Image © Great Northern Arts 2002
(18 January 2004) New Age/World Music artist Serah’s newest release, Late Harvest (Great Northern Arts/Ryko (USA), 2002),derives its name from an old fable that tells the tale of a vineyard owner who journeyed from his village on a quest to defend his ideals, and returned home very late in the summer, well after the normal harvesting time. There he discovered that all of the people who helped him harvest in previous years had waited for him out of deference. The grapes hadn't spoiled, but instead were tremendously sweet and fragrant, and with them the village created a heady dessert wine called the 'Late Harvest' wine.
The story of an individual voyaging to a distant land, upholding strong moral and humanitarian ideals and returning home to reap a sweet harvest supported by their friends and admirers could be Serah’s own story. In the 80s, she traveled to Africa to work in a drought-stricken region of Northern Kenya. She took along her guitar and after work, shared her music with the local families, as they shared their music with her.
She returned to America with the firm belief that music can reach across cultural barriers to inspire and heal. With that in mind, she has gathered an incredible family of multi-cultural musicians around her, not least of which is Senegal’s renowned Wasis Diop who co-produced and co-arranged quite a few of the songs on Late Harvest, as well as contributing vocals, guitar and percussion.
In addition to her own standout compositions, on this album Serah takes us in a new direction, bringing her own fusion of African and western musical influences to well known pop standards by Van Morrison ("Crazy Love"), Christopher Cross ("Sailing"), and Ben E. King ("Stand By Me"), which is already a hit on the AC charts.
Serah's original contributions to Late Harvest are a celebration of the human experience, with themes ranging from romantic love--I’m partial to the bouncing "I Think I Know," with a beautiful assist from Diop--to spirituality and our ongoing struggle to be the best that we can be. "Psalm Song" and "Inner Voice Dialogues" particularly resonate.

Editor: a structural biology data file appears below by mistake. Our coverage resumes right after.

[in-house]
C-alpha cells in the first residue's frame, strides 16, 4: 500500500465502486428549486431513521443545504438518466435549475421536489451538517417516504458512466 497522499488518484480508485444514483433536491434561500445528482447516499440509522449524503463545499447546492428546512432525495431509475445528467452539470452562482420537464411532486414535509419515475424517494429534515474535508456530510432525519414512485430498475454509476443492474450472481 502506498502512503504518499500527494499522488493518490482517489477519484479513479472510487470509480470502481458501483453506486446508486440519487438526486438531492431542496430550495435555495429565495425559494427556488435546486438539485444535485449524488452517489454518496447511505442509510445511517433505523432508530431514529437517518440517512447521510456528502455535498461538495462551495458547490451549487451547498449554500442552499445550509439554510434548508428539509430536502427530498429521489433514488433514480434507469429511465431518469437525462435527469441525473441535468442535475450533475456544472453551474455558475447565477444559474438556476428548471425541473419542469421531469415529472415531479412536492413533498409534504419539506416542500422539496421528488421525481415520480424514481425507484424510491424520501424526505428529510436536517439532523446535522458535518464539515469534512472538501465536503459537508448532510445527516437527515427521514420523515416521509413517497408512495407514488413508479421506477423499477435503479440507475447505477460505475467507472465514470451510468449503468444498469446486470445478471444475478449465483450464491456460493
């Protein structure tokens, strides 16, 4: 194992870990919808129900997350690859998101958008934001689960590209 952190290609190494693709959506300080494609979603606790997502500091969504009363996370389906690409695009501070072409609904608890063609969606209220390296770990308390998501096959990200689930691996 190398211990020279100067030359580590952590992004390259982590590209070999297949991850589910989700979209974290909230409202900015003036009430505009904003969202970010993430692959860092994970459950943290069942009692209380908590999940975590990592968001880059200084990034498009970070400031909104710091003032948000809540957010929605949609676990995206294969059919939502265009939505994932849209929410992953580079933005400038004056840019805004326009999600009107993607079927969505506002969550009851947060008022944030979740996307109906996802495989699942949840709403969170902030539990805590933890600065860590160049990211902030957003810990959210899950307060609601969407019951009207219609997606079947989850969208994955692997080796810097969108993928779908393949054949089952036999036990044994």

The centerpiece of the album is the haunting "Dolce," which uses beautiful imagery and amazing instrumentals and, for me, expresses the struggles and rewards of the long journey we all must take to find the best in ourselves and each other.
The mood of the album is wide-ranging, with tracks spanning moods from the uplifting to the meditational, which is probably why it hasn’t left my 5-disc CD changer since the day I got it. Recommended for its evocative imagery, thought-provoking lyrics, beautiful music and amazing African flavor, anyone who has enjoyed Serah's other albums (Senegal Moon, Flight of the Stork, Wing of Mercy, Out of the Wind) will love it, and for everyone else, this is definitely worth a listen. For a taste of what Late Harvest offers, there are mp3s and very interesting behind-the-scenes videos at her website. The album is available from her site as well as amazon.com. Enjoy!--Anna Weil